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"I don’t like what I write now"

 

I am reading Virginia Woolf's diary (I don't think she'll mind) and found this, which was pretty much how I was feeling yesterday, except about being in Richmond and Nessa's children, whom I would be happy to have to tea.  

"Monday, October 25th 1920 (First day of winter time)

 

Why is life so tragic; so like a little strip of pavement over an abyss. I look down; I feel giddy; I wonder how I am ever to walk to the end. But why do I feel this: Now that I say it I don’t feel it. The fire burns; we are going to hear the Beggar’s Opera. Only it lies about me; I can’t keep my eyes shut. It’s a feeling of impotence; of cutting no ice. Here I sit at Richmond, and like a lantern stood in the middle of a field my light goes up in darkness. Melancholy diminishes as I write. Why then don’t I write it down oftener? Well, one’s vanity forbids. I want to appear a success even to myself. Yet I don’t get to the bottom of it. It’s having no children, living away from friends, failing to write well, spending too much on food, growing old. I think too much of whys and wherefores; too much of myself. I don’t like time to flap round me. Well then, work. Yes, but I so soon tire of work—can’t read more than a little, an hour’s writing is enough for me. Out here no one comes in to waste time pleasantly. If they do, I’m cross. The labour of going to London is too great. Nessa’s children grow up, and I can’t have them in to tea, or go to the Zoo. Pocket money doesn’t allow of much. Yet I’m persuaded that these are trivial things; it’s life itself, I think sometimes, for us in our generation so tragic—no newspaper placard without its shriek of agony from someone. McSwiney this afternoon and violence in Ireland; or it’ll be the strike. Unhappiness is everywhere; just beyond the door; or stupidity, which is worse. Still I don’t pluck the nettle out of me. To write Jacob’s Room again will revive my fibres, I feel. Evelyn is due; but I don’t like what I write now. And with it all how happy I am—if it weren’t for my feeling that it’s a strip of pavement over an abyss."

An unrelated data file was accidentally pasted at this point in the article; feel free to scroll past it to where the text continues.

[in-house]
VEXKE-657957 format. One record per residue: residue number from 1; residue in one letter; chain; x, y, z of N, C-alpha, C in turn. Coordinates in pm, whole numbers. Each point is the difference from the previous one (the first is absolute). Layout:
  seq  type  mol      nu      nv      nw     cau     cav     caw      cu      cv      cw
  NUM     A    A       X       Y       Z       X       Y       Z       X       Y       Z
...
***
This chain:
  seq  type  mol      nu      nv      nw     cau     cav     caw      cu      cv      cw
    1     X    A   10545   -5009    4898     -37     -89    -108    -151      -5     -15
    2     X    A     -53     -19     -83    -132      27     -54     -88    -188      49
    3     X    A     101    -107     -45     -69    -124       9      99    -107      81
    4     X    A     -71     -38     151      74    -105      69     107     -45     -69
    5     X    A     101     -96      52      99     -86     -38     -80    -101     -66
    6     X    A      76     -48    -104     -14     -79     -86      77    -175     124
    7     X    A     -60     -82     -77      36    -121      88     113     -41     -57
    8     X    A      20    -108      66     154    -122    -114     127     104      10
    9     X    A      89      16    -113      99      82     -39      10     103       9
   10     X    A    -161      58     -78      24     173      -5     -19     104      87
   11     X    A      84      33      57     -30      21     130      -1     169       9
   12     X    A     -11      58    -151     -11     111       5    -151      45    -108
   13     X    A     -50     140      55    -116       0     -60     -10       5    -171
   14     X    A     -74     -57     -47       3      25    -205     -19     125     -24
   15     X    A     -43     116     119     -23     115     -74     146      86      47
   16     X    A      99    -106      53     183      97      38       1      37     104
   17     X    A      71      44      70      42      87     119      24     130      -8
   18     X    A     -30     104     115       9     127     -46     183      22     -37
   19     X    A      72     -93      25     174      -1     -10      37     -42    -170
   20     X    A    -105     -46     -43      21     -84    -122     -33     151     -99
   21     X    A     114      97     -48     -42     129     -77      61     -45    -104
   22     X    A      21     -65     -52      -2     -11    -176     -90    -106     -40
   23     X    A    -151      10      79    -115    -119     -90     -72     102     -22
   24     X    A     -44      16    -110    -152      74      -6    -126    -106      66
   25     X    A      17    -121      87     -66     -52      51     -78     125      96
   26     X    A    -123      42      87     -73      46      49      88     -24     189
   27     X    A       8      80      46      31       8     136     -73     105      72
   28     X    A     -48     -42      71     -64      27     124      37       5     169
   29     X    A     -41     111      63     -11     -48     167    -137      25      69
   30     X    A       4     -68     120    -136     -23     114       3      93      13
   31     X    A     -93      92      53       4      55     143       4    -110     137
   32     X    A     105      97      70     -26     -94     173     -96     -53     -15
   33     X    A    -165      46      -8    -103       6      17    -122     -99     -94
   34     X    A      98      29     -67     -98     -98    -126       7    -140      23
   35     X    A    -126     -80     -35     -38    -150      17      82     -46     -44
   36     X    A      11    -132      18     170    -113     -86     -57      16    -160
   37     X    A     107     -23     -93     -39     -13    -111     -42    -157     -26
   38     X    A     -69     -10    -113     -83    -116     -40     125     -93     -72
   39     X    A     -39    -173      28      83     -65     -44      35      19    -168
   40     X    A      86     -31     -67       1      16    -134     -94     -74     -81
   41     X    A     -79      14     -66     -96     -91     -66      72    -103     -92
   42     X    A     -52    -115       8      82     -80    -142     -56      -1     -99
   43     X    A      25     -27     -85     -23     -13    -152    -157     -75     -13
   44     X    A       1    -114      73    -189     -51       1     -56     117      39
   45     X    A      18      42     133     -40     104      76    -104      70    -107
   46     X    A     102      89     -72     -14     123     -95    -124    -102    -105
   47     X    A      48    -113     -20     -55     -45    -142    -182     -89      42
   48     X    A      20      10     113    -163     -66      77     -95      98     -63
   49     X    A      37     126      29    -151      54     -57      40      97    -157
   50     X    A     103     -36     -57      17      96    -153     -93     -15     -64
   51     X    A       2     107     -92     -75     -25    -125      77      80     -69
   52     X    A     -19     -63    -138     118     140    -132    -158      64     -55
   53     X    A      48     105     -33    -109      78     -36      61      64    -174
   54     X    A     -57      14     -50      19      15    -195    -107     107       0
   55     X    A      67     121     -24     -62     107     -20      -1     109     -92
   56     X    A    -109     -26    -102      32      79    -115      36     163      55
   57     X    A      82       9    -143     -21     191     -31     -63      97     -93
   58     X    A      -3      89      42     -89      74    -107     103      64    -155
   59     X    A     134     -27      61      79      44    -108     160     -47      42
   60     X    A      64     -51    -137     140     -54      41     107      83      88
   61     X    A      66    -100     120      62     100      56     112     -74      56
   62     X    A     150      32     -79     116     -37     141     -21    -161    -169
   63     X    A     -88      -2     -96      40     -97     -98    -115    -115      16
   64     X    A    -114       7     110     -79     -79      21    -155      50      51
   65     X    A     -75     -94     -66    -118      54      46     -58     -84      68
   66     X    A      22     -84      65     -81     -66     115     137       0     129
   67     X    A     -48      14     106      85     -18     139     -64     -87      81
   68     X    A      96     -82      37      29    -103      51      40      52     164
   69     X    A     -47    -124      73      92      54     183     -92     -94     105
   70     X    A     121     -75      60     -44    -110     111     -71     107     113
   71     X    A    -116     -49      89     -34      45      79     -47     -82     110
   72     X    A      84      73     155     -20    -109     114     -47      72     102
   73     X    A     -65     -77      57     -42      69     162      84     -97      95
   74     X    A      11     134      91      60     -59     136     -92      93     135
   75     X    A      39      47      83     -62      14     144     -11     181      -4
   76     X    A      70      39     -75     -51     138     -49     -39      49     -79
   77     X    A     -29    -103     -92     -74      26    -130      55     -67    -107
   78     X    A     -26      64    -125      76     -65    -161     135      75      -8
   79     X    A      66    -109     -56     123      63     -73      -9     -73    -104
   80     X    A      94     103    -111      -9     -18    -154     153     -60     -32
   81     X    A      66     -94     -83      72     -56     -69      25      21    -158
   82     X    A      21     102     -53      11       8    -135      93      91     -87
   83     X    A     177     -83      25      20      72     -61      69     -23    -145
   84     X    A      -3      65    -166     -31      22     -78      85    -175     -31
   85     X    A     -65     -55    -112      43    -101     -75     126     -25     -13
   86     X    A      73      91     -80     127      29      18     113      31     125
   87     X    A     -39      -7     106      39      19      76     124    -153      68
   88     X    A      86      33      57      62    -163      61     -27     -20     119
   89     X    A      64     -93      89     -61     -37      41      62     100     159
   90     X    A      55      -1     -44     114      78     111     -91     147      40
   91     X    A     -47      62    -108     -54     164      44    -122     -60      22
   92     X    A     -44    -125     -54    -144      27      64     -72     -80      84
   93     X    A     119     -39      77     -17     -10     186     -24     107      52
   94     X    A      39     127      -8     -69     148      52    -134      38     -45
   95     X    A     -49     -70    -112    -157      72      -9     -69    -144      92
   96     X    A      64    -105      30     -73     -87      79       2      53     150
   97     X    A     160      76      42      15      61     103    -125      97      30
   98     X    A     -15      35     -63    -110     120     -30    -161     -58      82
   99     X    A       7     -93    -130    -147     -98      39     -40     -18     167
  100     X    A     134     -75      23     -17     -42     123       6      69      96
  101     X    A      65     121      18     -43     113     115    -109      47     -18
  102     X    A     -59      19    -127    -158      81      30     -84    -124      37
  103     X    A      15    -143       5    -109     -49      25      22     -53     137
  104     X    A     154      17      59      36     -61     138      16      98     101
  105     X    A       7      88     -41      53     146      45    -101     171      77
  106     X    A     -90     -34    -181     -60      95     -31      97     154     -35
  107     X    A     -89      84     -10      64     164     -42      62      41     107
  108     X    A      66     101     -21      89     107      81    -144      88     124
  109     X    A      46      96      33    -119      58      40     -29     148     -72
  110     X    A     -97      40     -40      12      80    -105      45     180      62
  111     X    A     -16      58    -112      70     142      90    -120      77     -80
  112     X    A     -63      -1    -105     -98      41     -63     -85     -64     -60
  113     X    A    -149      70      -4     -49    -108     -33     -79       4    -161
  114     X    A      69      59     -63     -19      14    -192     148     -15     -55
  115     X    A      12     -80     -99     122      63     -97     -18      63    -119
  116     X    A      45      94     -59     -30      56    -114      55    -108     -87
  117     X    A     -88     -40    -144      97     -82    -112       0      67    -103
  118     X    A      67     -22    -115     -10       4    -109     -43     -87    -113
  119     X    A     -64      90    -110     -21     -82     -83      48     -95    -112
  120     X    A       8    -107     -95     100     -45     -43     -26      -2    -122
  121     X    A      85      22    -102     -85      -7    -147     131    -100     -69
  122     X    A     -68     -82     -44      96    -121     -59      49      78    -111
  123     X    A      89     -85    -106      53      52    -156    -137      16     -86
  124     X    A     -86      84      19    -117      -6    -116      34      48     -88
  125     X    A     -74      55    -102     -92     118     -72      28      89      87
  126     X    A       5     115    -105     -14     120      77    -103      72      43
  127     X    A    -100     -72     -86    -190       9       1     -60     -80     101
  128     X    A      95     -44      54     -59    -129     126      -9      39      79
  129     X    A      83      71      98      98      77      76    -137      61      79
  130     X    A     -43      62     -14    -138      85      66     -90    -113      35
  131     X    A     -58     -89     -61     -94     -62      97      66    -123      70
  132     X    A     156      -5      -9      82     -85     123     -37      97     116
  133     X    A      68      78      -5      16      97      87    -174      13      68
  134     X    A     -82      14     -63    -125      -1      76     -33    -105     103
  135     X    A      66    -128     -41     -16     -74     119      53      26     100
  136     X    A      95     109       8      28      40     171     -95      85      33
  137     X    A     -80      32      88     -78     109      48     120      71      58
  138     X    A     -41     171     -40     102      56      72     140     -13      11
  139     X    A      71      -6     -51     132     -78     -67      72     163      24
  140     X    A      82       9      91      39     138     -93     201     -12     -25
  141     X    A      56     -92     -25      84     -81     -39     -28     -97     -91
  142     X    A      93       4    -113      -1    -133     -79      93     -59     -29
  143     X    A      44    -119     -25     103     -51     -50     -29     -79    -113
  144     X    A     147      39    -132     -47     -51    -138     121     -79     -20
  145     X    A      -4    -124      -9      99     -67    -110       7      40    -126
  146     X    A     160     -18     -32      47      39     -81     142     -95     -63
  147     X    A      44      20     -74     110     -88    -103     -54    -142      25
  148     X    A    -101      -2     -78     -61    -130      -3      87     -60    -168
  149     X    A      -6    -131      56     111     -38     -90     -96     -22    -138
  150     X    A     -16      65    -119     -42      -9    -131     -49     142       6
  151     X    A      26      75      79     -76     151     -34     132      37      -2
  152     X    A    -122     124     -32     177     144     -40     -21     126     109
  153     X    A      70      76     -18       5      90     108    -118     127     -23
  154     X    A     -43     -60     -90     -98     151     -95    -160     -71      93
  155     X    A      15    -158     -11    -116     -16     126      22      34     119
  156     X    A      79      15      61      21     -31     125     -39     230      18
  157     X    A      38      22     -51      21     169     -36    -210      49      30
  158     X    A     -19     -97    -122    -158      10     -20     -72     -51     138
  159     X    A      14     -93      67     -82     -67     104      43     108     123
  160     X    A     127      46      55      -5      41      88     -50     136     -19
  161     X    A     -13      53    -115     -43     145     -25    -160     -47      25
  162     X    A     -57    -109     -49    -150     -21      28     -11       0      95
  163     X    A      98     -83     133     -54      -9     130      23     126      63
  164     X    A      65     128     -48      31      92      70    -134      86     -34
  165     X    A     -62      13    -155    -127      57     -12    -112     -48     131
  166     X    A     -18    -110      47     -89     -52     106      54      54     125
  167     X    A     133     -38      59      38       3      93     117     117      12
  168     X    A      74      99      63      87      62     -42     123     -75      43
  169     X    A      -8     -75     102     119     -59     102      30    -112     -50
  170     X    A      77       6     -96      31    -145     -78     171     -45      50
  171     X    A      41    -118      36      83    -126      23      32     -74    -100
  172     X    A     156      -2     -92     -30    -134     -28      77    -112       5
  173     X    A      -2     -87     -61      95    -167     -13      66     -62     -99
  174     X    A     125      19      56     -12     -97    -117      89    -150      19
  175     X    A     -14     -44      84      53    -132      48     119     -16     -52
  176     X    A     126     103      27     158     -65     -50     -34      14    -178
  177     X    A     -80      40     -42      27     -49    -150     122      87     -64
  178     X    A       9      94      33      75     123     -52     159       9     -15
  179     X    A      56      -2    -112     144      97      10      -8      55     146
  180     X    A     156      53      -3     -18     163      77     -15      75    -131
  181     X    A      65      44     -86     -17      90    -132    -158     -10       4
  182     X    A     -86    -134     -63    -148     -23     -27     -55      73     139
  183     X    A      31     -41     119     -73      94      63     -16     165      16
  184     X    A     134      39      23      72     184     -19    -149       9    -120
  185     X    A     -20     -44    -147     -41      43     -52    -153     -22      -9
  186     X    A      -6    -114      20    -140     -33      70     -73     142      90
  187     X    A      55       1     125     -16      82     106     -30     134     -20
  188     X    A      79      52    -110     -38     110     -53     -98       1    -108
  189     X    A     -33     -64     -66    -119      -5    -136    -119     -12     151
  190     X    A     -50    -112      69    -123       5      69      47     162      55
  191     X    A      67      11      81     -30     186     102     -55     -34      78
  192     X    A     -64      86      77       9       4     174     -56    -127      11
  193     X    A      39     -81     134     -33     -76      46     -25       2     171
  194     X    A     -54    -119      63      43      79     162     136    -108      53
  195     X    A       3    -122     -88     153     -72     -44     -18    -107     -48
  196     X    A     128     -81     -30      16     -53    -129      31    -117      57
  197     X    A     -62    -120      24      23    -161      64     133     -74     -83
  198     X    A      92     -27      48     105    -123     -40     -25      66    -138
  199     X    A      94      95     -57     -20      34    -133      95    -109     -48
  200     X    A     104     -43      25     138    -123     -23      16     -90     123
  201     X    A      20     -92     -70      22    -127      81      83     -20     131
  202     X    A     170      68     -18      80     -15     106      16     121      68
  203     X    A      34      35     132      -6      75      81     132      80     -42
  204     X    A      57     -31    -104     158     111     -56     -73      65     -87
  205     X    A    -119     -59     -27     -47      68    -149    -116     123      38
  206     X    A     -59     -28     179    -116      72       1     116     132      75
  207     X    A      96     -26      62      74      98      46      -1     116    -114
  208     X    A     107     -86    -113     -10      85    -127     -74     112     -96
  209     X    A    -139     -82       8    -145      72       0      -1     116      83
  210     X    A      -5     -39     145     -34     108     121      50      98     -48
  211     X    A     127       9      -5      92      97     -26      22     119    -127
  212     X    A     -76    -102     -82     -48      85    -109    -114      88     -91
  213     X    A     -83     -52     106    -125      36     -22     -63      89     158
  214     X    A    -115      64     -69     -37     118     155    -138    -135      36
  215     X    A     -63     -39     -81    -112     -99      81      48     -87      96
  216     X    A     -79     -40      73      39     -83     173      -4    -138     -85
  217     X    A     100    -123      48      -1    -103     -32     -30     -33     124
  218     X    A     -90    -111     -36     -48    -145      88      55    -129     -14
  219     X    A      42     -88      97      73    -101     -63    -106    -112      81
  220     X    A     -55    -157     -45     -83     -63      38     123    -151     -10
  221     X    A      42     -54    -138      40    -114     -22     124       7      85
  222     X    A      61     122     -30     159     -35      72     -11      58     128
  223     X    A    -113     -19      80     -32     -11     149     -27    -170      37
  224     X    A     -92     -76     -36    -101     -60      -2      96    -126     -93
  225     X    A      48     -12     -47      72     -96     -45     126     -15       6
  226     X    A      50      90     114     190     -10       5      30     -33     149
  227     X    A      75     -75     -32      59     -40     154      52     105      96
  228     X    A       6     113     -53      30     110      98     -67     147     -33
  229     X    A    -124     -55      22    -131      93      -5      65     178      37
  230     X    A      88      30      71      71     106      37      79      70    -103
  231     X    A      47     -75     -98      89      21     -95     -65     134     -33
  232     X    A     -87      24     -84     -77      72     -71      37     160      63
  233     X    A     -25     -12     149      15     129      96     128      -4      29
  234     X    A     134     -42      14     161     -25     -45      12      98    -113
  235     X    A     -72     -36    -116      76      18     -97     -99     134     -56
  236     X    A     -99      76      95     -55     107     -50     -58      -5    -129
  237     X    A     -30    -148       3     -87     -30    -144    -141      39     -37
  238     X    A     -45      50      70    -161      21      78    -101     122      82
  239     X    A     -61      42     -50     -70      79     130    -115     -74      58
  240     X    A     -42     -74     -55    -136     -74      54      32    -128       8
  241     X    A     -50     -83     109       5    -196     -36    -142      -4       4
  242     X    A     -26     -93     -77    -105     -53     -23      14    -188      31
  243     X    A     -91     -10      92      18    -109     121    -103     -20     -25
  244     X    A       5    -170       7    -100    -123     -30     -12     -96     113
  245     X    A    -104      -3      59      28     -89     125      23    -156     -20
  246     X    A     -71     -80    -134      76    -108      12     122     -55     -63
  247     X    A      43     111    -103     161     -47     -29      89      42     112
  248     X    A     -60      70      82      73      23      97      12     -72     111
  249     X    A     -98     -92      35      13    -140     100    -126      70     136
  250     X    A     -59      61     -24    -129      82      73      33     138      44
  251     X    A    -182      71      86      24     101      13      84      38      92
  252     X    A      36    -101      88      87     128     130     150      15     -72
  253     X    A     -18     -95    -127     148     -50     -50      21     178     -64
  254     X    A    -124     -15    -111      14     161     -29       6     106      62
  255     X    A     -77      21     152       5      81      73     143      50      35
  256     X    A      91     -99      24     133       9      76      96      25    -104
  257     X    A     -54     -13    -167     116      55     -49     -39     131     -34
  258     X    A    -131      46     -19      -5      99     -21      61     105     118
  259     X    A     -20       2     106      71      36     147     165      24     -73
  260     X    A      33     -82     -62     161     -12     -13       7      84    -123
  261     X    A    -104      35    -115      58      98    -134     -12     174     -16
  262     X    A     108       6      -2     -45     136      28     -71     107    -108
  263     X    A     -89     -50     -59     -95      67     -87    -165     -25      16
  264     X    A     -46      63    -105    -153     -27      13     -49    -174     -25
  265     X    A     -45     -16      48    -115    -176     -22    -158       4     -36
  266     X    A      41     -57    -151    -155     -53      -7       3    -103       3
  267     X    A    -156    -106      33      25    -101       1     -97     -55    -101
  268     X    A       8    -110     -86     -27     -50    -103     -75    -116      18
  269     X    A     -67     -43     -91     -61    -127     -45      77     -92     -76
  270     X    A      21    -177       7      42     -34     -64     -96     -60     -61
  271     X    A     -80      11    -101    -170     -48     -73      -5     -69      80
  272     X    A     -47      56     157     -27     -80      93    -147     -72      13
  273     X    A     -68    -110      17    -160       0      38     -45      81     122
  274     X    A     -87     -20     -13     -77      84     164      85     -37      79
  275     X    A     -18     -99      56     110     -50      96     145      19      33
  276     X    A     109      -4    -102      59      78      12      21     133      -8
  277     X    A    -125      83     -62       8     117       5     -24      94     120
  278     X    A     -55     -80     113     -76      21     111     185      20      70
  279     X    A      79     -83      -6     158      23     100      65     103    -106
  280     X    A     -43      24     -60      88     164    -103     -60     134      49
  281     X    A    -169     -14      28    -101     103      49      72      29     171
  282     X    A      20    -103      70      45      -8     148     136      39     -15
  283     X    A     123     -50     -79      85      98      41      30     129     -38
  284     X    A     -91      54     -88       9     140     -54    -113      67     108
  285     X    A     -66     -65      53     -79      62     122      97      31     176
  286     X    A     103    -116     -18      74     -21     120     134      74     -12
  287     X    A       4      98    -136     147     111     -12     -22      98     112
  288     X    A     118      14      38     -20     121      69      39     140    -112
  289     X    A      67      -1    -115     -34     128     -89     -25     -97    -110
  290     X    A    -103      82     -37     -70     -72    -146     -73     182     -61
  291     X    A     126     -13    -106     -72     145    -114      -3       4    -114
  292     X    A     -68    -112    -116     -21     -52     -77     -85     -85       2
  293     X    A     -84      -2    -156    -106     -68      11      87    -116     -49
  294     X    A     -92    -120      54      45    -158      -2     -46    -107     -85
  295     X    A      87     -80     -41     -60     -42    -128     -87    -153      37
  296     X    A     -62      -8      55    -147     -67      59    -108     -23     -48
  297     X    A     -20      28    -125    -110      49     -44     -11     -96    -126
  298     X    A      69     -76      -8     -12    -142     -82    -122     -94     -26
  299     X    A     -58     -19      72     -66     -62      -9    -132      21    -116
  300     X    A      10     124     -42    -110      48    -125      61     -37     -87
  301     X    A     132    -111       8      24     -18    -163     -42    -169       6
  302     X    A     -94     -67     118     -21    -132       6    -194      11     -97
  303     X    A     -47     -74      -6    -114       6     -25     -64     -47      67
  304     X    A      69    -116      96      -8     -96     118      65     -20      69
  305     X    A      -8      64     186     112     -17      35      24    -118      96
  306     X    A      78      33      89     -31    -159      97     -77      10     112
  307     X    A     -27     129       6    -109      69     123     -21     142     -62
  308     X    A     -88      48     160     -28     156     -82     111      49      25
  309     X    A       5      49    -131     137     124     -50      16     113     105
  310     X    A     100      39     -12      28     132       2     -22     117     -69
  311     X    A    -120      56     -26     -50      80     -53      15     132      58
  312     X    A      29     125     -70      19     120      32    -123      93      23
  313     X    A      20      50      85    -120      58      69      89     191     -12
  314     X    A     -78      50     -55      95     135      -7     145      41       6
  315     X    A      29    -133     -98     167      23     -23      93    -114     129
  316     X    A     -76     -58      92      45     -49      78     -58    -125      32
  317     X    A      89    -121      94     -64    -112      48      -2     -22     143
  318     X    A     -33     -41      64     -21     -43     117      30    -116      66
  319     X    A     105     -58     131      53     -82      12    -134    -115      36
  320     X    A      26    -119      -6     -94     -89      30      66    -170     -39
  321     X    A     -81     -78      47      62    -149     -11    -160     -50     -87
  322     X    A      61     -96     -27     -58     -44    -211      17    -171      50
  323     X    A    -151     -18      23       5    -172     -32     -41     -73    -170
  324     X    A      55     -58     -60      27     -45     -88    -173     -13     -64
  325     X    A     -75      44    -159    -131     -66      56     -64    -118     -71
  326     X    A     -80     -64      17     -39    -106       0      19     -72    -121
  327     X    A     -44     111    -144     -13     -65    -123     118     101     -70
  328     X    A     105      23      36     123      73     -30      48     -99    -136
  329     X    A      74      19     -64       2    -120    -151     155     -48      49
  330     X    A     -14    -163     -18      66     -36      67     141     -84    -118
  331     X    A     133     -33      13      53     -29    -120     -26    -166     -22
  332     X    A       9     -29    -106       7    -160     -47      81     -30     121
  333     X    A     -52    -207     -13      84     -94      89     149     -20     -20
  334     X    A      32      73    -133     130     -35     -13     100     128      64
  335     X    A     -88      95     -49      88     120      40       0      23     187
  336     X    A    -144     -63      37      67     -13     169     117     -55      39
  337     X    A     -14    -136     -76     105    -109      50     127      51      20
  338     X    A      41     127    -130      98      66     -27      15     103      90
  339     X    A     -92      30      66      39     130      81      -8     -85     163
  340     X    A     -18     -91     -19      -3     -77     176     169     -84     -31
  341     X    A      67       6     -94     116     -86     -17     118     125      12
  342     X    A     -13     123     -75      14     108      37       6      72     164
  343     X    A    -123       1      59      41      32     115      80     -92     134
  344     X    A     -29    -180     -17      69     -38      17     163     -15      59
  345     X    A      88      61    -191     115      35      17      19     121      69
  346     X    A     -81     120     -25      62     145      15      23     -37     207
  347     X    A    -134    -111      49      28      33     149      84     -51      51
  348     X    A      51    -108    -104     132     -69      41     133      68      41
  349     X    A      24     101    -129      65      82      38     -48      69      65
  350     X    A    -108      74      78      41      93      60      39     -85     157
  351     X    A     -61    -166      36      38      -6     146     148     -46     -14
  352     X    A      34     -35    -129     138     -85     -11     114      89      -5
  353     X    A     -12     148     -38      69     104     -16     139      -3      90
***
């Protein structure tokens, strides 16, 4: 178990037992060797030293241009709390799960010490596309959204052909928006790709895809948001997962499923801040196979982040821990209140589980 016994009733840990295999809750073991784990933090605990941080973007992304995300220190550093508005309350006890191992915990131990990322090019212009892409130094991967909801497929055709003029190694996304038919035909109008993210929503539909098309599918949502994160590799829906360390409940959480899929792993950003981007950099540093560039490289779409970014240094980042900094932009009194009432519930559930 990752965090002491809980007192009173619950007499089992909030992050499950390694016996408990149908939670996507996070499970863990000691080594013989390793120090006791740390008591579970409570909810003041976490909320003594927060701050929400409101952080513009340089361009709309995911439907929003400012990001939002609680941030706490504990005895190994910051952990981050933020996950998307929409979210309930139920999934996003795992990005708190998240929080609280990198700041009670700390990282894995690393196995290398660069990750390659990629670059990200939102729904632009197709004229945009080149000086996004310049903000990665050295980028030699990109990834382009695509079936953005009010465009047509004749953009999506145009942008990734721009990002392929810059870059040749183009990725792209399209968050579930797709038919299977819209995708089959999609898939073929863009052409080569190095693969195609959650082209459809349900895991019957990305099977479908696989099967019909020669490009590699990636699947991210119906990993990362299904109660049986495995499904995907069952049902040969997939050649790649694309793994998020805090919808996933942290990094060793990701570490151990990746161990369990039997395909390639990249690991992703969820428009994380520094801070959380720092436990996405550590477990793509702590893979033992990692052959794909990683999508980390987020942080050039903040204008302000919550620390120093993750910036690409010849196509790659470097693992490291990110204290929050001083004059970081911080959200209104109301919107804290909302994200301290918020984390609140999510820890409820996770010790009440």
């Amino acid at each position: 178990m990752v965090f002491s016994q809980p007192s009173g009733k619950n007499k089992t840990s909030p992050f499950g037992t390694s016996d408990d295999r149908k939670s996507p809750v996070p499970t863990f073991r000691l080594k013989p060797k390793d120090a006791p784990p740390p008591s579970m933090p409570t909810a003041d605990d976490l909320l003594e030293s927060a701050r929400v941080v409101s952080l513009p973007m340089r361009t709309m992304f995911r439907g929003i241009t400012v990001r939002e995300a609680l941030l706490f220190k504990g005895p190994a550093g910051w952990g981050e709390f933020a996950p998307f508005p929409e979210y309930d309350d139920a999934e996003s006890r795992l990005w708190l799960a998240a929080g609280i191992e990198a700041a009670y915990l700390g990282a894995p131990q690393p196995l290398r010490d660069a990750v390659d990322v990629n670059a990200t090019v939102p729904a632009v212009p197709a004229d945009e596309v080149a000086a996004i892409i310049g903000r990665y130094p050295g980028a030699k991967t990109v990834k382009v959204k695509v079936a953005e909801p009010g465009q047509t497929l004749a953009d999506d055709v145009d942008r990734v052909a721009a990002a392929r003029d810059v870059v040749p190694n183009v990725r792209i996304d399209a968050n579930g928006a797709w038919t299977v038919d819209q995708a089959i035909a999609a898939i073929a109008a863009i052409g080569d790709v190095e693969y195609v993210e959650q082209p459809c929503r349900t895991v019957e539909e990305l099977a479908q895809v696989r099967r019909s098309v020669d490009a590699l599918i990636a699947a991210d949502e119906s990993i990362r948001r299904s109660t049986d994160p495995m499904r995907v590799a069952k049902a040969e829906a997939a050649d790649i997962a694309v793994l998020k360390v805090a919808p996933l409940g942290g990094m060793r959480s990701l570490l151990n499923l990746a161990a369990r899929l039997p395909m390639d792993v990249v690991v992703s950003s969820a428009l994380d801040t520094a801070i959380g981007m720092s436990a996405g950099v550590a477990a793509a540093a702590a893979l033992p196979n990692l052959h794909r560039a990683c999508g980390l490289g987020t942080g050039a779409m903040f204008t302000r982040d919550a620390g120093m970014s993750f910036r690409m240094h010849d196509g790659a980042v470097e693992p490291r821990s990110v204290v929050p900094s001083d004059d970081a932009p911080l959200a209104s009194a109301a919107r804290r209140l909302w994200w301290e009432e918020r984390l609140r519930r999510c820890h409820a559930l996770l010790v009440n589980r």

Photo: See page for author, Public domain, via Wikimedia Commons

 

 

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Working

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How Plays are Written

The Laughing String ebook cover - a red light wave symbol on the cover.

 

This is how my plays are written.

I was feeling pretty down today and not at all like writing but I opened the laptop and looked at some of my works in progress. I usually have three or four things working, so I don’t get bored with any one in particular.

I happened to open a one-act play I have been working on, thinking I would just see how far I had gotten the last time. I read the last line I had written and thought of a line in response. Then I thought, well, I better write that one down at least, or I will forget it. So I wrote it down. Then I thought of a response to that line, and I thought, well, I better write that down at least, or I will forget it. Ten pages, later I finally couldn’t think of a response, so I stopped.

This is the kind of in-depth planning characteristic of my work.

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Limerosity

I have three books coming out next month, and thought I would share them with my Green Room friends.

The first, The Laughing String is a collection of my thoughts on writing, interspersed with some quotes on the art and craft that I found either inspiring or enlightening (or both). 

 

The Laughing String 5x8 ebook cover 6282020 4

 

The second is called Two Short Novels, and if you think that it contains two short novels, you would be almost right. Actually it contains two short comic romances, but that doesn't roll off the tongue quite the same way. The first one, The Marriage Gift, is I still think the funniest thing I have ever writen. 

 

 

TSN ebook cover

But the last one, Limerosity, is my favorite. If you have been hanging out in the Green Room for a while, you might have noticed my fondness for limericks, and perchant for having literary figures as subjects. I have collected some of them and present them here. 

Limerosity ebook cover 522020

 

 

It's a short book now, but I hope it will grow in future editions, my light-hearted version of Leaves of Grass. Who knows? Maybe some of this talented community will end limerickly commemorated in there one day. A consummation possibly not to be wished. 

 

 

 

 

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